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16-year-old boy among four killed in England water works explosion

Emergency services were called to the explosion involving one of the chemical tanks yesterday.

Image: PA

A 16-YEAR-old boy was among the four workers killed in an explosion at a waste water treatment works in England yesterday.

Michael James (64), Brian Vickery (63), Raymond White (57) and Luke Wheaton (16), died in the incident at Wessex Water’s Bristol water recycling centre in Avonmouth on Thursday.

It is understood that James was a contractor working at the site, while Vickery and White were employees of Wessex Water and Wheaton was an apprentice at the firm.

Bradley Stoke Community School wrote on Facebook: “We were shocked and saddened to hear of the tragic passing of our former student Luke Wheaton yesterday in the Avonmouth tragedy. Our thoughts are with his family and friends at this time.”

Emergency services were called to reports of a large explosion involving one of the chemical tanks at the site at about 11.20am.

The blast happened in a silo that held treated biosolids.

Avon and Somerset Police, which declared a major incident, said a cordon at the site was likely to remain in place “over the coming days” as an investigation is carried out.

This is being supported by the Health and Safety Executive and a team of chemical and mechanical experts, the force said.

Superintendent Simon Brickwood said: “I’d like to extend my heartfelt sympathies to the families of those involved in yesterday’s tragic incident.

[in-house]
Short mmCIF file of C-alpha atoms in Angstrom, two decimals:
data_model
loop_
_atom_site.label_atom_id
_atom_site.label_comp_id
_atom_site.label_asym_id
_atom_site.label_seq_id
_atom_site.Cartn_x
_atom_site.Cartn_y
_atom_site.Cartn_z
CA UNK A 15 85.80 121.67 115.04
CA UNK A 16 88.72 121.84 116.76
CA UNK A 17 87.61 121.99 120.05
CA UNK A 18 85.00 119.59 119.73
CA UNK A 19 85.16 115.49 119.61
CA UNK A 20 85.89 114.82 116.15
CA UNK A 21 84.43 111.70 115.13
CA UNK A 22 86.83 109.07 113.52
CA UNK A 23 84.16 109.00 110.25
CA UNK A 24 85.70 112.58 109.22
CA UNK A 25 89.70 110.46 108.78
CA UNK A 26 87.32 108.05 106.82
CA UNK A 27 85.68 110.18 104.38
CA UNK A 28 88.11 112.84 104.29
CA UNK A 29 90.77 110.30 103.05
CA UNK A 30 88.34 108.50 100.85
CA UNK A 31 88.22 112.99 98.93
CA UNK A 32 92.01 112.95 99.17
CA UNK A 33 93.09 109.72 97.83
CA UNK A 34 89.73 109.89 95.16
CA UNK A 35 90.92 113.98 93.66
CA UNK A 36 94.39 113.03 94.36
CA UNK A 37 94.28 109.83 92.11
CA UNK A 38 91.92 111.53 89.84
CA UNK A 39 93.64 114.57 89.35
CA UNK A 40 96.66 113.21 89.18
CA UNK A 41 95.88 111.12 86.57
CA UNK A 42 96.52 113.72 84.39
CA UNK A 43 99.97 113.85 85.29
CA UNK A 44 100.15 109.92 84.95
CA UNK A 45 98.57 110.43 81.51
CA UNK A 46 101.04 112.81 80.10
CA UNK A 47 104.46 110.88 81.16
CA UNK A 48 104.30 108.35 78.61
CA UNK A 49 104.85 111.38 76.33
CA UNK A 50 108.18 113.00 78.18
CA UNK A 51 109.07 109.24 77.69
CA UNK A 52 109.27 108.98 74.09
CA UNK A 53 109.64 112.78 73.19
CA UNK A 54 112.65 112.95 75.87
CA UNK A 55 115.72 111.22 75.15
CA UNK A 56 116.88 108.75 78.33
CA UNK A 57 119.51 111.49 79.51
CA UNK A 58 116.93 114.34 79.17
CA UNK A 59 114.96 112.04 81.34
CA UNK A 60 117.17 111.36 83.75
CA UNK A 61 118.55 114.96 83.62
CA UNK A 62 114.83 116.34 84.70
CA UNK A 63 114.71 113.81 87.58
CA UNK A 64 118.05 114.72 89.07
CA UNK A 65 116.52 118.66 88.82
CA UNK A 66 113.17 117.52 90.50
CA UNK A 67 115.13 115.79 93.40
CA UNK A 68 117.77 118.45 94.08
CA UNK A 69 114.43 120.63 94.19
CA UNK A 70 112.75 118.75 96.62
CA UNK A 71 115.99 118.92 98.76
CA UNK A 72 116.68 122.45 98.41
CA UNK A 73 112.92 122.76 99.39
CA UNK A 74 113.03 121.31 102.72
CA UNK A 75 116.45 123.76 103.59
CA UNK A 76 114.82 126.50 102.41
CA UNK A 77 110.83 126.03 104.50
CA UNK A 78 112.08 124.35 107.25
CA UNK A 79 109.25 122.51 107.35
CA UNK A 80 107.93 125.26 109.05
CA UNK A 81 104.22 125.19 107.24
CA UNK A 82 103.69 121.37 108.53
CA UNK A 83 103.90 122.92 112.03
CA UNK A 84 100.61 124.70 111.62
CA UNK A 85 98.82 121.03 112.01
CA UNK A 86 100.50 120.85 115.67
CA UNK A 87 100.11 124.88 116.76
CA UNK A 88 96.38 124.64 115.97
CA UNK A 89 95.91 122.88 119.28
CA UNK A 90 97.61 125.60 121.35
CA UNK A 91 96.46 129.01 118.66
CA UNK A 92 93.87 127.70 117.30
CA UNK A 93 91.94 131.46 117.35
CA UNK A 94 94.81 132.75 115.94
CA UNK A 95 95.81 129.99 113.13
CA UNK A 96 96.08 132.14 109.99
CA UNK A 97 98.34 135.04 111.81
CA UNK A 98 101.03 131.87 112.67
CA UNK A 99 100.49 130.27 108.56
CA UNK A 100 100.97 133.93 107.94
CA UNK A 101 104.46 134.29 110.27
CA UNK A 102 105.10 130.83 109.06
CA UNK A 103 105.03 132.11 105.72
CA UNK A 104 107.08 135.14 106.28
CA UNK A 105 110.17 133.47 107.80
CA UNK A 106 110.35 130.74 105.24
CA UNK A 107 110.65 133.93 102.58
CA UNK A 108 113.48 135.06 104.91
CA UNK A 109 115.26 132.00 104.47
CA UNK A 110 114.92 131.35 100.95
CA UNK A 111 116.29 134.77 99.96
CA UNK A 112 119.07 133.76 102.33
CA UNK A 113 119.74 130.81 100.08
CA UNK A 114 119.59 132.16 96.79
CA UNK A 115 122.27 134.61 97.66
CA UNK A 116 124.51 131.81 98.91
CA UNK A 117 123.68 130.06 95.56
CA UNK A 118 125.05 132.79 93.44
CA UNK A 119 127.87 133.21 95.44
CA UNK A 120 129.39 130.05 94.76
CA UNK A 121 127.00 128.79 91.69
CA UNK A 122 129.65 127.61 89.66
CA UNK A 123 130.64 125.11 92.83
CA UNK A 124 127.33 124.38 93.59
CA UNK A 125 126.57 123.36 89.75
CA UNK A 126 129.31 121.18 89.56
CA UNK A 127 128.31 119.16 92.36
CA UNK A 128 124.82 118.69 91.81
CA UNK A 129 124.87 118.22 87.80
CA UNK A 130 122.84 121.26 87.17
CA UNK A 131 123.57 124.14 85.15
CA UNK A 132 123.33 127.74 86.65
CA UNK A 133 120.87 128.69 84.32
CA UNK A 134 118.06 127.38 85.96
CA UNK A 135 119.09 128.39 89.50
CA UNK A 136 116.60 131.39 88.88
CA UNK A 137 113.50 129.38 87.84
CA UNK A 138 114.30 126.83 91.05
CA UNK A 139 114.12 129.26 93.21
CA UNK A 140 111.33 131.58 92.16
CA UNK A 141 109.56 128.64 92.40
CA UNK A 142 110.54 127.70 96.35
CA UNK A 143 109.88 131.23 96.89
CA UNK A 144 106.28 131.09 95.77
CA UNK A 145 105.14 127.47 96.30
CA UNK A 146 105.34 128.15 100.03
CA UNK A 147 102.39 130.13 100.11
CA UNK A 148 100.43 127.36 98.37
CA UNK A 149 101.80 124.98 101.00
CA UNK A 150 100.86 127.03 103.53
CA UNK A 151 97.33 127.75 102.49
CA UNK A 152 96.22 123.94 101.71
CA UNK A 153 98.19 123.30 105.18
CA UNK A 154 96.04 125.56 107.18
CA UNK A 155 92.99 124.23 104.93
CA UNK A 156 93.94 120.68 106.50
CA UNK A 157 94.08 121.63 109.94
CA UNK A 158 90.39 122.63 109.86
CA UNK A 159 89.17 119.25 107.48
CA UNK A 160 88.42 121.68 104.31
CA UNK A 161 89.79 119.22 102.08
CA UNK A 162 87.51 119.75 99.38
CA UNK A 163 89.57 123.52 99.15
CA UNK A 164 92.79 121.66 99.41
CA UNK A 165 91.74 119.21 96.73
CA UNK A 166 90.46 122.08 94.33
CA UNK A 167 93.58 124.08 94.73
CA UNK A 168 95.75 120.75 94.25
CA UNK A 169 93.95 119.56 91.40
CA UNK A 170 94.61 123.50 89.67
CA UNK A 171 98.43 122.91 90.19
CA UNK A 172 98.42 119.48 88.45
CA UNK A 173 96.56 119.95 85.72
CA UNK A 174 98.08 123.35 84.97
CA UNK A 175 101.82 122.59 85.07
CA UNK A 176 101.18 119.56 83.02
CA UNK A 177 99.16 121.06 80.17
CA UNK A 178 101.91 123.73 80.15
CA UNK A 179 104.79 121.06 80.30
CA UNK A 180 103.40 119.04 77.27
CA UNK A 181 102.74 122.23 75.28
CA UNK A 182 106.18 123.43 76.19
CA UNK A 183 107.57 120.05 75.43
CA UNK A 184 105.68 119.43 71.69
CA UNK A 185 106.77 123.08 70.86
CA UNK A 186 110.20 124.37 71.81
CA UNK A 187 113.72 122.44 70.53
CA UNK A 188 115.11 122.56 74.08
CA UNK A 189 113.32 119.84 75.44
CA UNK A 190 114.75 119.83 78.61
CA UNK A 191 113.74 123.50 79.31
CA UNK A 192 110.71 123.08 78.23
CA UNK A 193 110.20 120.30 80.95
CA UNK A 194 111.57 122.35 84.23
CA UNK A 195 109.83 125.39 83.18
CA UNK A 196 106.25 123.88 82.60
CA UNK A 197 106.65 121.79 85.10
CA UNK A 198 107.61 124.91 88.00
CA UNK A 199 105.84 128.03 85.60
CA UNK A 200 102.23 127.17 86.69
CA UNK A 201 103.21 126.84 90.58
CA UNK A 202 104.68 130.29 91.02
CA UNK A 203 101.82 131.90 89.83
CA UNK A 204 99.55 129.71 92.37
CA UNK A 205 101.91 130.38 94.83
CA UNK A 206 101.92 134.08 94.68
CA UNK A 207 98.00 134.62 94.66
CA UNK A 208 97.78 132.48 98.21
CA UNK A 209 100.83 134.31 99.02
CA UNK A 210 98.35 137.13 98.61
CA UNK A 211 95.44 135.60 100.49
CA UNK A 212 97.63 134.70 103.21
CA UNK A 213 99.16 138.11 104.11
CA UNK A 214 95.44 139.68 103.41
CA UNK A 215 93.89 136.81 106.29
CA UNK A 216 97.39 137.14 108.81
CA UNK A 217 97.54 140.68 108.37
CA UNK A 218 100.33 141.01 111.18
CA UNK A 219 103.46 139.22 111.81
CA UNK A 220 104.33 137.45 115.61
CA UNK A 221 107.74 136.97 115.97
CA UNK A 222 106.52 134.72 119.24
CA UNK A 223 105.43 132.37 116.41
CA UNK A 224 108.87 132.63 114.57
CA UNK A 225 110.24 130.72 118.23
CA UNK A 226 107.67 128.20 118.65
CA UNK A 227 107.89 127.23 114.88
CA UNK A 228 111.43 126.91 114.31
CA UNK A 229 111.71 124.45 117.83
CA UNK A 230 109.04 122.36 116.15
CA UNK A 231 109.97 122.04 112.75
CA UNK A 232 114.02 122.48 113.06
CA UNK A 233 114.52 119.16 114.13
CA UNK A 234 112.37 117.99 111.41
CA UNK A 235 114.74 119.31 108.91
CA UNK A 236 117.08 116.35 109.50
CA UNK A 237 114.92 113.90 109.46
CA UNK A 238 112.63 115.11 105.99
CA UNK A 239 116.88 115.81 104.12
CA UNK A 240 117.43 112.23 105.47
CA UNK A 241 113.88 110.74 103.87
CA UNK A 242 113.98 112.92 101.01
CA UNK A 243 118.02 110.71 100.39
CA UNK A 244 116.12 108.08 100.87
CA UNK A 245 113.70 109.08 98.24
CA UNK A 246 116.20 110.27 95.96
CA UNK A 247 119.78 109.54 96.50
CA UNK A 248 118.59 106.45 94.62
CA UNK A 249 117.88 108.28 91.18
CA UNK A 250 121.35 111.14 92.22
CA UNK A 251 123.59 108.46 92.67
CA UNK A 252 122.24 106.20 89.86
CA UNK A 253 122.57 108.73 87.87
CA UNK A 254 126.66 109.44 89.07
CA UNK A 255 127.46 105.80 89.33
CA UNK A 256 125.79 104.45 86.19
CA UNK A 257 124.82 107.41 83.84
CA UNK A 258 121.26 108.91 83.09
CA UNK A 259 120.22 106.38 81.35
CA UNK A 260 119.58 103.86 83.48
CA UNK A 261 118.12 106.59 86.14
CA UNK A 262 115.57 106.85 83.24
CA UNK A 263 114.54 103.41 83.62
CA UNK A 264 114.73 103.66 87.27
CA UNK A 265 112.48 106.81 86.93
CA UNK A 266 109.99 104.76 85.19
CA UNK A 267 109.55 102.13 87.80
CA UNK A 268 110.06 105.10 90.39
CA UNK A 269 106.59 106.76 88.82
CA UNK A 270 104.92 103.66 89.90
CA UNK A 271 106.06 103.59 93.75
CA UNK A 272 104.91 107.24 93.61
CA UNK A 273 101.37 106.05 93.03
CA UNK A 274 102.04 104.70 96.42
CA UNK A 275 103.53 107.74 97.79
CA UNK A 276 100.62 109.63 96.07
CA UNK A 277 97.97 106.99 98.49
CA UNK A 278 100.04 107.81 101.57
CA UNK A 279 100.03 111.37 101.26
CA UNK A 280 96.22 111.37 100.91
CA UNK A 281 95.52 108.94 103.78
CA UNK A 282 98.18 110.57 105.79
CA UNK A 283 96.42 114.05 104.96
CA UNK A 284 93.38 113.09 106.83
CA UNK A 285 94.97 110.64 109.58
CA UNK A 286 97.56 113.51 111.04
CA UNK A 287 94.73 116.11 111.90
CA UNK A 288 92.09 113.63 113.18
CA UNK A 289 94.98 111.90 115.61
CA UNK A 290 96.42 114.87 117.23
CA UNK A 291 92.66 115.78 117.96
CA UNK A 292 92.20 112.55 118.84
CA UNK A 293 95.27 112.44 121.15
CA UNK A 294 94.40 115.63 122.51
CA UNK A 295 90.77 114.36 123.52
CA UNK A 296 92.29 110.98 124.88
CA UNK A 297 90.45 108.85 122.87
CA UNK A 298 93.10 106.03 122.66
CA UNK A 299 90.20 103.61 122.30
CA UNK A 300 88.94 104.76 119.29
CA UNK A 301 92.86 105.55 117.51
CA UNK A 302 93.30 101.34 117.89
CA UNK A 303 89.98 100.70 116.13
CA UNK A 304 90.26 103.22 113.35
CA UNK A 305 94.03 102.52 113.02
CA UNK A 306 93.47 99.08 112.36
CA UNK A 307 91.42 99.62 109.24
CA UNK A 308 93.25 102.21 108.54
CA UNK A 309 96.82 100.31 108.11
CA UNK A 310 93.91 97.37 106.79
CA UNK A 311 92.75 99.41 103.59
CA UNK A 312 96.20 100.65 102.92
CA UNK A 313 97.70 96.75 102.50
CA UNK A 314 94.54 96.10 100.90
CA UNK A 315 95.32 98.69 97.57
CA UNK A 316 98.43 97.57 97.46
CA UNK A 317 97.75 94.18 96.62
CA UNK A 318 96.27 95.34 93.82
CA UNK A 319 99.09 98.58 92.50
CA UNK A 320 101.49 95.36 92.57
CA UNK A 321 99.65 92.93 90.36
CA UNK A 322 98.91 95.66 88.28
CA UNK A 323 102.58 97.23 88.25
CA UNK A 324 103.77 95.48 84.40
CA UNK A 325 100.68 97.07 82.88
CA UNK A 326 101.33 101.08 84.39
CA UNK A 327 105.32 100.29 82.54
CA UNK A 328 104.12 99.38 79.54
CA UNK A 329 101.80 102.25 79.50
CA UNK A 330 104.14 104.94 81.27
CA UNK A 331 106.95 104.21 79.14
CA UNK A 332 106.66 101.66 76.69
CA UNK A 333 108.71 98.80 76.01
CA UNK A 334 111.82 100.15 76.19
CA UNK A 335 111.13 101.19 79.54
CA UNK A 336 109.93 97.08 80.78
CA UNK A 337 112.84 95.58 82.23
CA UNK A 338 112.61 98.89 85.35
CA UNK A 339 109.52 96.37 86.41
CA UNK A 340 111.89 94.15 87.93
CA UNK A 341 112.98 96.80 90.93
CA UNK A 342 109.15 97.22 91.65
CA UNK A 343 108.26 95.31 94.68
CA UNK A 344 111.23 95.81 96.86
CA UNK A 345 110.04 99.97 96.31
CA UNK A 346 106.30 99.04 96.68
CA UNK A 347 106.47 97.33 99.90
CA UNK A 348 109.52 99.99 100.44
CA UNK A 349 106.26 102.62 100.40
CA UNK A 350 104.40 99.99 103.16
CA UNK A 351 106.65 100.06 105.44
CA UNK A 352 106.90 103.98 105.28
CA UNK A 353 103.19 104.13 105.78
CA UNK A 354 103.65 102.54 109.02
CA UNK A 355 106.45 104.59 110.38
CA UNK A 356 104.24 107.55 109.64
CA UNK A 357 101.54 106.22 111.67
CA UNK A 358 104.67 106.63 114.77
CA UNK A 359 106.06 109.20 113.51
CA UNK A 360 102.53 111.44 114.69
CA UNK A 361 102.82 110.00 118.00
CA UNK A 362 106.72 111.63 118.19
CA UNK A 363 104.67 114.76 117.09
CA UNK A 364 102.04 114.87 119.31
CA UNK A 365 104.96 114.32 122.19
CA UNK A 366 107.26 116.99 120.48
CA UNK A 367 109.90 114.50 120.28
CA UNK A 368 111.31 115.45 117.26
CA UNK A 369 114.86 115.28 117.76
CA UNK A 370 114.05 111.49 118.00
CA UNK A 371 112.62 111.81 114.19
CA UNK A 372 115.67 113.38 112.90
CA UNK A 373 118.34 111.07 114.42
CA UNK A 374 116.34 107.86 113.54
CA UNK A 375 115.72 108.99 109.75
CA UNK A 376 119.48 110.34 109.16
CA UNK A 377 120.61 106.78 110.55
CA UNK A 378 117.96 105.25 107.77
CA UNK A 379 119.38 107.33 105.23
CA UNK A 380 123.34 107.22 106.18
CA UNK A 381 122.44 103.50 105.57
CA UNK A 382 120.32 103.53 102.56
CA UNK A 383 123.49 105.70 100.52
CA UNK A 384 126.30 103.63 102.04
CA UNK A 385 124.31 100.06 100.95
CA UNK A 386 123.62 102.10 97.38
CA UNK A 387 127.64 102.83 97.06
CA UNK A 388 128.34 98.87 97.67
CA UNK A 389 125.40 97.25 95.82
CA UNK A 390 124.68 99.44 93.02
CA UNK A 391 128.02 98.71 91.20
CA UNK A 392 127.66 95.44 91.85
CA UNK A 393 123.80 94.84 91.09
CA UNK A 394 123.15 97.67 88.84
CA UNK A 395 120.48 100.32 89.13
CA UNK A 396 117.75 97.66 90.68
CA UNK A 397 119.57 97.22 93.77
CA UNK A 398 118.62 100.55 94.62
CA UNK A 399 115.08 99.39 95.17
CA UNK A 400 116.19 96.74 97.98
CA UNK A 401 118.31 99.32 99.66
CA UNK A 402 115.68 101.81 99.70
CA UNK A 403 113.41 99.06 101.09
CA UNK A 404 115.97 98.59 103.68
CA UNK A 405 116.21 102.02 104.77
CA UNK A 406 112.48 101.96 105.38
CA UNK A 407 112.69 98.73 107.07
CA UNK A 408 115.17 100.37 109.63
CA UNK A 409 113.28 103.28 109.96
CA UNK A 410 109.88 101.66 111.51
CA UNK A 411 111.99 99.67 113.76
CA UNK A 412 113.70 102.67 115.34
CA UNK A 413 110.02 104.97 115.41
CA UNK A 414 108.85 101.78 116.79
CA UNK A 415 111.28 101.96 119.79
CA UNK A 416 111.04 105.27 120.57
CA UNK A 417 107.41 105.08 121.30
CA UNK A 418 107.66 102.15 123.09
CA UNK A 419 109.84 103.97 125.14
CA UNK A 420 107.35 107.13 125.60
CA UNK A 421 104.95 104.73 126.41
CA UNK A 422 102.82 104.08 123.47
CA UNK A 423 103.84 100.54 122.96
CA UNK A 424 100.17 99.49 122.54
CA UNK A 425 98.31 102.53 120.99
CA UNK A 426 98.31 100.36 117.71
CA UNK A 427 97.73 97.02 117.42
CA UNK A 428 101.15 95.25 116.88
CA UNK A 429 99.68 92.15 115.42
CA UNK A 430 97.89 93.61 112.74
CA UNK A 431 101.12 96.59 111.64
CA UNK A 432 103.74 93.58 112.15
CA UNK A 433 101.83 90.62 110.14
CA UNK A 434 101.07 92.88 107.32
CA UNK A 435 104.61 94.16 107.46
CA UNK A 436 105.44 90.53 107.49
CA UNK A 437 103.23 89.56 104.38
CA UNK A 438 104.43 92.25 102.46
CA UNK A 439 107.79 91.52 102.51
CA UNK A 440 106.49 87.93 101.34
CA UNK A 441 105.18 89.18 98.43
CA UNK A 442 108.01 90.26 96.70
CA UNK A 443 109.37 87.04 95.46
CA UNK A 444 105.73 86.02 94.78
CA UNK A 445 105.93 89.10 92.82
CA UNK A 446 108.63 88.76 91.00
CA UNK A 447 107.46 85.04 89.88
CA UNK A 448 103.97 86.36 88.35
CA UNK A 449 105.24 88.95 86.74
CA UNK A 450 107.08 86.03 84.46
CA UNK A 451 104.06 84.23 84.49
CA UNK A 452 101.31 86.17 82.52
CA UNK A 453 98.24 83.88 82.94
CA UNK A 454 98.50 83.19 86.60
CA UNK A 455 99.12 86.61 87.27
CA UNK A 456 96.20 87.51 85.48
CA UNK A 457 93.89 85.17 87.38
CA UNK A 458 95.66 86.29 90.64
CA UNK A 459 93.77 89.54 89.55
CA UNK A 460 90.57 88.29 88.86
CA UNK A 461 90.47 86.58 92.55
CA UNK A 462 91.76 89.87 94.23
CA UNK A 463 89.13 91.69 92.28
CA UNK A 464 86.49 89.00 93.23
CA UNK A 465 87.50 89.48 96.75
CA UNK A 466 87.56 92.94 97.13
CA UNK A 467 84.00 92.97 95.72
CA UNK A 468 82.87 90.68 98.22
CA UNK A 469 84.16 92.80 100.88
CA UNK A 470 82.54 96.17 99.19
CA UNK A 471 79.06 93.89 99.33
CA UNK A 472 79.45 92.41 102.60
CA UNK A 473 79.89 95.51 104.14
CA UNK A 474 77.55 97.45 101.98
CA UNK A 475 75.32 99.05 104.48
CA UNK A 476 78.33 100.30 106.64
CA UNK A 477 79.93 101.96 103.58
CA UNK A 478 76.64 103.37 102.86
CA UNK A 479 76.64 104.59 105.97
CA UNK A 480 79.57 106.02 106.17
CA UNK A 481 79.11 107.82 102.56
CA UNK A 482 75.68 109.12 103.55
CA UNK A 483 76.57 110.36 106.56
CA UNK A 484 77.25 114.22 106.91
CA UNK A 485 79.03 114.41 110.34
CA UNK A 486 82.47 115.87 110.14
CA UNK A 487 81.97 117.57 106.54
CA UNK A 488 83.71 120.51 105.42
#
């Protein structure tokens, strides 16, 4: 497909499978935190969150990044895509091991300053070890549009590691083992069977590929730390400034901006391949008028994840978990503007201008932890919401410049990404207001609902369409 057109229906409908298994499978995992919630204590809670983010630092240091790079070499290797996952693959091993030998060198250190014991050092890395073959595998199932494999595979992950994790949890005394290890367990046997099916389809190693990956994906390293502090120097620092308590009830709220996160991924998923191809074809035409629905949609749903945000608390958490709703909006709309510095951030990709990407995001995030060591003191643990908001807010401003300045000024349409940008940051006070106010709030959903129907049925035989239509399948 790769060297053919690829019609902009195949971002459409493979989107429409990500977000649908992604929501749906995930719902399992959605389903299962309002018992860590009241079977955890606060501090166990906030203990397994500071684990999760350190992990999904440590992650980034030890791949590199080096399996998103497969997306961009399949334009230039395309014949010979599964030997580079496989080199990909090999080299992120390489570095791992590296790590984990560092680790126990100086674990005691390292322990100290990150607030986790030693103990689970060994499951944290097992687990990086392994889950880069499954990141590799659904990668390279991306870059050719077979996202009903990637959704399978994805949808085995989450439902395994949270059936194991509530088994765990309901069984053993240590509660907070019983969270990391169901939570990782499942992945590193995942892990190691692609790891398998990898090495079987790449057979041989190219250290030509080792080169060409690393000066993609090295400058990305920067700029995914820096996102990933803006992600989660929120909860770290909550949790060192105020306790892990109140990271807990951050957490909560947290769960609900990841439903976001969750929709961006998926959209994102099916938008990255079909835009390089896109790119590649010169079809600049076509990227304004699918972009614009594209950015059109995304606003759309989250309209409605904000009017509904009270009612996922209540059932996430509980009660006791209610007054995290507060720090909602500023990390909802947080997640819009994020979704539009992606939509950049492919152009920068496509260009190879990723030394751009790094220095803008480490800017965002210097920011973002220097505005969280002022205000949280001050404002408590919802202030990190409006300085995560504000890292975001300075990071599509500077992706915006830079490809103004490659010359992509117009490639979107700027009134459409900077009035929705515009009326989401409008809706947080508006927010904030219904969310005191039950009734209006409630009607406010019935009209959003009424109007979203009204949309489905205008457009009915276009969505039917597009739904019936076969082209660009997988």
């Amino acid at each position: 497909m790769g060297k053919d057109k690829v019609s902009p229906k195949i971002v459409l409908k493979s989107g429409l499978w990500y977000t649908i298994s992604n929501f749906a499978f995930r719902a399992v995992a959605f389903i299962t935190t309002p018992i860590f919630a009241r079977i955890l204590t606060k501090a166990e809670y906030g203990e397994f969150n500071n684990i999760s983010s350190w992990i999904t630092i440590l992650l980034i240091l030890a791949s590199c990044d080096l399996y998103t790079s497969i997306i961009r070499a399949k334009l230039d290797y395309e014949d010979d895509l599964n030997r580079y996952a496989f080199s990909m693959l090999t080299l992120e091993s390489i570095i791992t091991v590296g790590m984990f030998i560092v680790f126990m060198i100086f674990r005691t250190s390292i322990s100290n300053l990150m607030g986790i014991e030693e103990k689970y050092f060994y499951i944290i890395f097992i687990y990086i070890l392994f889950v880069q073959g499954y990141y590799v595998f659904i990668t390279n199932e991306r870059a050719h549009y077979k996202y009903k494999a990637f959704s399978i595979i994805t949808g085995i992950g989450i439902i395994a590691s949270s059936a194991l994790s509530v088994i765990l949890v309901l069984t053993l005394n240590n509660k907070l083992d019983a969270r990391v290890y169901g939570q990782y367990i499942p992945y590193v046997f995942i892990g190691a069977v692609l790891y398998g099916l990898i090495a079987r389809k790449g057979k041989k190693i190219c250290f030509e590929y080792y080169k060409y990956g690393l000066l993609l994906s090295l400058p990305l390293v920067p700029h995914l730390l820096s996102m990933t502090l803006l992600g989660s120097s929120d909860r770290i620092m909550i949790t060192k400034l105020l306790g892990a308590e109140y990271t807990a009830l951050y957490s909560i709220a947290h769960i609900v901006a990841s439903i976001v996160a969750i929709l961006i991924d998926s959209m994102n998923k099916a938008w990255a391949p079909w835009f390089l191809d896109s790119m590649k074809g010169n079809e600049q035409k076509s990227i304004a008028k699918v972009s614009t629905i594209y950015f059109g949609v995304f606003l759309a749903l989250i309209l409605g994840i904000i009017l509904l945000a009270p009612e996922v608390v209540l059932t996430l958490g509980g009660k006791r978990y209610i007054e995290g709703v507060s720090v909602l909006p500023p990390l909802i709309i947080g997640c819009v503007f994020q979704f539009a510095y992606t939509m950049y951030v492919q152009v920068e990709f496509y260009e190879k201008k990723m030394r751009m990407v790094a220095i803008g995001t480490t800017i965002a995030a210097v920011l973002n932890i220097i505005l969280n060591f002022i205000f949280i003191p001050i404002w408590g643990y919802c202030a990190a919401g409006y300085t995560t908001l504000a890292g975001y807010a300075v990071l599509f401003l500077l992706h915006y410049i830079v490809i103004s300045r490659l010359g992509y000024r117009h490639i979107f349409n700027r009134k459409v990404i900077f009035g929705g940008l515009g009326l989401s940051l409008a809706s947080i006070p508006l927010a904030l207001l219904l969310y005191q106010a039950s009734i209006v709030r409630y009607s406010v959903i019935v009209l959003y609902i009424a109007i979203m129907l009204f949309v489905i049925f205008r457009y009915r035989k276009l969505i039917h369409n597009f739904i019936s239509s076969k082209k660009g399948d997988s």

An investigation has been launched into the causes of the explosion, with the support of partner agencies and the Health and Safety Executive.

“This is likely to be ongoing for some time and we will be keeping the victims’ families informed throughout.”

Specially trained officers are supporting the family of the four workers who died in the incident.

Formal identification is yet to take place and post-mortem examinations are under way, a force spokesman said.

A fifth person who was injured in the explosion is now at home and investigators will speak to them when appropriate.

Giles Hyder, the Health and Safety Executive’s head of operations in the South West, said: “We send our deepest condolences to the families of those who tragically died. It is important a joint investigation is carried out.

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“We will provide specialist support to what is likely to be a complex investigation under the command of the police.”

Witnesses to the aftermath of the explosion described hearing a “boom and echo” which shook the ground, followed by “a lot of commotion”.

Avon Fire and Rescue Service described the scene of the incident as “very challenging”.

Search and rescue dogs were used to identify casualties following the blast.

The explosion is not being treated as terror-related and there are not believed to be any ongoing public safety concerns.

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